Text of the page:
4. The Grand Budapest Hotel (2014)

Ralph Fiennes leads a stellar ensemble cast in this hilarious tale about a once magnificent hotel that sits in the fictitious Republic of Zubrowka. Based on old pictures of alpine hotels and the novels of Stefan Zweig, The Grand Budapest Hotel explores the themes of friendship, nostalgia, fascism and tragedy.

Fiennes plays Gustave H. the concierge at the popular hotel who is framed for the murder of one of his patrons after she bequeath’s him a priceless painting in her will. Assisted by his loyal protege Zero (Tony Revolori), Gustave attempts to avoid capture and prove his innocence as he is mercilessly tracked down and persecuted by the patron’s surviving son, Dmitri (played by Adrien Brody).

A truly epic film, The Grand Budapest Hotel is an incredible achievement from beginning to end. The cast is expansive and contains usual Anderson alumni Willem Dafoe, Jeff Goldblum, Edward Norton, Bill Murray and Owen Wilson, alongside new faces such as Saoirse Ronan and F. Murray Abraham. It made the most money of any of Anderson’s films to date and was nominated for nine academy awards, winning four of them.

5. Fantastic Mr. Fox (2009)

A departure from live action, Fantastic Mr. Fox is a stop motion animation film based on the Roald Dahl book of the same name. The titular character is voiced by George Clooney who is joined by Meryl Streep, Bill Murray, Owen Wilson, Willem Dafoe and Jason Schwarzman in a cast of furry characters that move, dress and talk just like humans.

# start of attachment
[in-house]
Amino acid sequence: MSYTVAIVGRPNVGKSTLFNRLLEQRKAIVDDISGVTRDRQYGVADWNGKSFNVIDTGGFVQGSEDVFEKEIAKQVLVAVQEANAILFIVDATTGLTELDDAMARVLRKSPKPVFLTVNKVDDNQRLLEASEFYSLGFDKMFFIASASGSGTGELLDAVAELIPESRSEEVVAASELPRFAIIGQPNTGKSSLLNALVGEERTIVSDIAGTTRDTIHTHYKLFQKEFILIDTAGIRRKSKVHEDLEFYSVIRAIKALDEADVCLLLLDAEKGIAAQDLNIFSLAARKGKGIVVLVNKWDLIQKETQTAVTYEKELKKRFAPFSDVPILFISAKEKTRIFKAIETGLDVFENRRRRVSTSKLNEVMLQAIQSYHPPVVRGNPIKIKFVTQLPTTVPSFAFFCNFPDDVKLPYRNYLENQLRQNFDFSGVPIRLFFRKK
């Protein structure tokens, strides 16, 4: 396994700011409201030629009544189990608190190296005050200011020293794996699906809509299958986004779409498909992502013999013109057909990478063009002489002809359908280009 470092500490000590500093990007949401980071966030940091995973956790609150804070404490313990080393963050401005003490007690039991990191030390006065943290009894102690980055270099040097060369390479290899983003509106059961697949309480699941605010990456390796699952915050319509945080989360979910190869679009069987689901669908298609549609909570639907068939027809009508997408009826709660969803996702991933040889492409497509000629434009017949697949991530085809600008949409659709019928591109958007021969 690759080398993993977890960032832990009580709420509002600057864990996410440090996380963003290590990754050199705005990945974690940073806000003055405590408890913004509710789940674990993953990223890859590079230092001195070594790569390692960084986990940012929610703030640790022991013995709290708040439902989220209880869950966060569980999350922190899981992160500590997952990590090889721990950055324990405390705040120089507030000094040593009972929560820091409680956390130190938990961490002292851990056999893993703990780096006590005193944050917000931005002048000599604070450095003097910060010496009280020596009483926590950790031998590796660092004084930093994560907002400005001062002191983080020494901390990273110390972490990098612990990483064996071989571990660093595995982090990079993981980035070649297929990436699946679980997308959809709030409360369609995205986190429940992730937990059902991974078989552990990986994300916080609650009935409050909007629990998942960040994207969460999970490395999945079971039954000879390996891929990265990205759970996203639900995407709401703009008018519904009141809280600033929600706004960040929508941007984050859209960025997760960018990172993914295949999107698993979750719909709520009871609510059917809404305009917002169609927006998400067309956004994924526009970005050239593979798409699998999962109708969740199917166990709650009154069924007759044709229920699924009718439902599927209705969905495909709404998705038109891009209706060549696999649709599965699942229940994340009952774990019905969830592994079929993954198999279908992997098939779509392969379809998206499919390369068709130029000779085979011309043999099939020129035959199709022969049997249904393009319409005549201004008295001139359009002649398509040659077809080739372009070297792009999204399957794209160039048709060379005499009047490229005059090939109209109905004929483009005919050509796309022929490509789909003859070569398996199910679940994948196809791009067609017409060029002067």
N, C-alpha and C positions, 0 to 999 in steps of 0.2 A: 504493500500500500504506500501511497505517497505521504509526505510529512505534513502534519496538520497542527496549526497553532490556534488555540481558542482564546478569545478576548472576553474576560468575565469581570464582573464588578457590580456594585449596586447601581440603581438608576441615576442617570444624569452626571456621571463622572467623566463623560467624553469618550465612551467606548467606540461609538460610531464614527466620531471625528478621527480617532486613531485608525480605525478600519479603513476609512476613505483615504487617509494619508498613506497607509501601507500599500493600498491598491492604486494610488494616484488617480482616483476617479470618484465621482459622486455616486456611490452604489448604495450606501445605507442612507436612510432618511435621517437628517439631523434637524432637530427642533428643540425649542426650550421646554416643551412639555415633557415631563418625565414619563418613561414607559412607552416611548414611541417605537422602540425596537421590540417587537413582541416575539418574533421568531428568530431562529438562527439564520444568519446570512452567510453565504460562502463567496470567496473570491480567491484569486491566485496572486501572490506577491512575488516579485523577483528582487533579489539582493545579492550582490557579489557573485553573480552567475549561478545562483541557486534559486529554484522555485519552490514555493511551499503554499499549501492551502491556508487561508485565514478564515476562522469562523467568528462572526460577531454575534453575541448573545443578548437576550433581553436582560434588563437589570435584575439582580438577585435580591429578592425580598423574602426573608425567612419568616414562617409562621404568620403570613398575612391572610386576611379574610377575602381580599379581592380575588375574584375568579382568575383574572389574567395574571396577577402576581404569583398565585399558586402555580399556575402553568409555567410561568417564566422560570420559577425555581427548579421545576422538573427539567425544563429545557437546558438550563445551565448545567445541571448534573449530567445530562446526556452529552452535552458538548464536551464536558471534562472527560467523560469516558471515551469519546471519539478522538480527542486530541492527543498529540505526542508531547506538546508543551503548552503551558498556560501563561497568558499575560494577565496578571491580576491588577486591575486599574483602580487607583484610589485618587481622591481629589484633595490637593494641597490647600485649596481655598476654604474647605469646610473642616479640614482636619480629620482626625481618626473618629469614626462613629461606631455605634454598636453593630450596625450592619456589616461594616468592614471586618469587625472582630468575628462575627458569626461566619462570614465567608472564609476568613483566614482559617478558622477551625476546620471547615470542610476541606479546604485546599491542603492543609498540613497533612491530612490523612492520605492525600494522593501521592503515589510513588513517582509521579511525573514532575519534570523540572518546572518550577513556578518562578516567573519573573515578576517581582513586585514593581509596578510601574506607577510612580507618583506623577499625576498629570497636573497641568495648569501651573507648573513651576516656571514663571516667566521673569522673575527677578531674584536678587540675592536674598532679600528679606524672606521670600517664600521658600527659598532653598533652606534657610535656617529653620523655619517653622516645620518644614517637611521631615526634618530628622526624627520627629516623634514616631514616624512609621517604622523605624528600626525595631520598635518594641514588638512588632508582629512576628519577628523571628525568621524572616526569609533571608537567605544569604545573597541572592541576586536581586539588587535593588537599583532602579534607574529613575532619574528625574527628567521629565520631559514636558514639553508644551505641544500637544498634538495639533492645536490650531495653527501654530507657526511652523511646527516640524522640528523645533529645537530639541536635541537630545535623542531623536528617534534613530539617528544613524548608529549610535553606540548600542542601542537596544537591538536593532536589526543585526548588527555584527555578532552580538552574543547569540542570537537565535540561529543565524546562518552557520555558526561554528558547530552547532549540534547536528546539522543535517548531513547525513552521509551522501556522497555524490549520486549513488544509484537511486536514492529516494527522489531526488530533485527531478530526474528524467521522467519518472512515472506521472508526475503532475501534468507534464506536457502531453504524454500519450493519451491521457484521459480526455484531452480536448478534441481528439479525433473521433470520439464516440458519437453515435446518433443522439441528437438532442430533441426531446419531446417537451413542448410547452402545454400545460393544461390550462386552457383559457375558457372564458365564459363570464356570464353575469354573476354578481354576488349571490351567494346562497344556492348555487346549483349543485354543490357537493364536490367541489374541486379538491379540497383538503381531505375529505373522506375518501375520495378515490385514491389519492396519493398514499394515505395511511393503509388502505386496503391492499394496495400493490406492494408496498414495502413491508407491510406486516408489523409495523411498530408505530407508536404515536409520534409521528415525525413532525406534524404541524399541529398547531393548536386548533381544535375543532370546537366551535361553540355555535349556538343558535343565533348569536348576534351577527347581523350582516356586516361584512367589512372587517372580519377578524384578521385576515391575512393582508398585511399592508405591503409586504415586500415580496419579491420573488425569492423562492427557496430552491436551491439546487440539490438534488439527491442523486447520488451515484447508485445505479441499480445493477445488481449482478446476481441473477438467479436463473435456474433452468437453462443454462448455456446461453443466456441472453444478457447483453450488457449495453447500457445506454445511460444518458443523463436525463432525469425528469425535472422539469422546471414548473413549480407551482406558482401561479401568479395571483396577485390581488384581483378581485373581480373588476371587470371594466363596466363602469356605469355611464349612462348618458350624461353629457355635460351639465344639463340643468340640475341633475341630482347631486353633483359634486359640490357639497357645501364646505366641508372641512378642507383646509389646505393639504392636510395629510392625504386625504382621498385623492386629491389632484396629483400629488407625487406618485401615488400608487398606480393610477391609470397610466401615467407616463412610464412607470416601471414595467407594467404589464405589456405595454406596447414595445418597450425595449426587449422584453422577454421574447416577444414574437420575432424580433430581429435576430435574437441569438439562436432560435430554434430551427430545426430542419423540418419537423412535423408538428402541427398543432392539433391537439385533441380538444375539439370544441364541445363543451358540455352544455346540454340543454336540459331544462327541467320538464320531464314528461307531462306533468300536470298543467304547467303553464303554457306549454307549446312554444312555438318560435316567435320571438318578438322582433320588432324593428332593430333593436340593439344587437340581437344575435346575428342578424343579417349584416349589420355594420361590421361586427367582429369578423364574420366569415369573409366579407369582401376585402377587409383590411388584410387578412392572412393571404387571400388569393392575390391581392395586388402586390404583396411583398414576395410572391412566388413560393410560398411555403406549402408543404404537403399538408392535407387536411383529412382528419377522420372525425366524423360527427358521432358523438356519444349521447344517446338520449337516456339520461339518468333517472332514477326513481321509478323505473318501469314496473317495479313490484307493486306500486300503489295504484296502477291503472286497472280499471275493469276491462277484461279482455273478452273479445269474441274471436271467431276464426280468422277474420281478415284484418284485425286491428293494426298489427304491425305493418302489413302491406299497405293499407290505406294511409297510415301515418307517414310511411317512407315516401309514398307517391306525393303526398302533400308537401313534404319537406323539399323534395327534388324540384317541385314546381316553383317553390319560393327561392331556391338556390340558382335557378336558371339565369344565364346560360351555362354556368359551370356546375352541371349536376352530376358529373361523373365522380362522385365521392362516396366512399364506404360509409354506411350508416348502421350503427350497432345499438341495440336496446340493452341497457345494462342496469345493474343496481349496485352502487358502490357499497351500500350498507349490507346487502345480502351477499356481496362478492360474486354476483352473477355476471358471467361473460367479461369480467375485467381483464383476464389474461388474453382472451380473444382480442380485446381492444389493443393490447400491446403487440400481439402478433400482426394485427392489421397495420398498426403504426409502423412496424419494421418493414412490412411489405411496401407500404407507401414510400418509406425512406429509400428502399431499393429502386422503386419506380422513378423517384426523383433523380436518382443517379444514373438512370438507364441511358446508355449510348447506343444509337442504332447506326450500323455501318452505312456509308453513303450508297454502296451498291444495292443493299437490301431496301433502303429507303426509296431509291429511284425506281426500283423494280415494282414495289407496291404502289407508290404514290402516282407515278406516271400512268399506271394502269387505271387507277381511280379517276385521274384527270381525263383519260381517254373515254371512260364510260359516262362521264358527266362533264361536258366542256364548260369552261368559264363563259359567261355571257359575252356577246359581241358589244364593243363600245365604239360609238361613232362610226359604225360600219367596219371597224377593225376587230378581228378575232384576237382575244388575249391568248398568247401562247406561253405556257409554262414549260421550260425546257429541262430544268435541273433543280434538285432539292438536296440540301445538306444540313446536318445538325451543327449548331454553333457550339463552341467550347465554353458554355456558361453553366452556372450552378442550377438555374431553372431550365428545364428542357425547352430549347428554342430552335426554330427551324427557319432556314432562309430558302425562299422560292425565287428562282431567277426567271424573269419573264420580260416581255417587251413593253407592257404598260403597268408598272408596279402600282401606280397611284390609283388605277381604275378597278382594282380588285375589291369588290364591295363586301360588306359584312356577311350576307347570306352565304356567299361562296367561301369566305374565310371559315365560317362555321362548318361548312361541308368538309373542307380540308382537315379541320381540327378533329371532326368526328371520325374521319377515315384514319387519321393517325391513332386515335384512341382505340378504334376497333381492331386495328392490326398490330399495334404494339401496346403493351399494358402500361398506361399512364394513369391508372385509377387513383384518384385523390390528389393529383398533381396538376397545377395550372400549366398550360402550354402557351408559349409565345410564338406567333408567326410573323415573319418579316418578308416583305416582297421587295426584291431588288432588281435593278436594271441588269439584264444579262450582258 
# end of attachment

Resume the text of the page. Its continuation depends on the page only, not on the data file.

Mr Fox is a clever thief who becomes the target of three farmers; Boggis, Bunce and Bean – after they grow weary of him for stealing from their land. What ensues is a battle of wits between the animals of the neighbourhood and the three begrudging farmers. Embracing a subterranean existence, the Fox family and their various friends intend to tunnel their way to victory in this hilarious adaptation of the classic children’s book.

Despite being entirely animated, the typical Wes Anderson style is prevalent throughout. The camera moves and set dressings are typical of his live action productions and the dry and sardonic sense of humour prevails to great effect. Anderson has recently made another animated film called Isle of Dogs (2018) which has been produced in a similar fashion. With the inclusion of the stop-motion animation in films such as The Life Aquatic with Steve Zissou (see above), one can consider this particular technique to be a firm favourite in the arsenal of this master of contemporary cinema.

That’s 5 Wes Anderson films you should definitely see!

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Greg Fisher
Greg is a digital content creator, photographer, filmmaker and writer. You can follow him on Twitter and Instagram @theflyingartist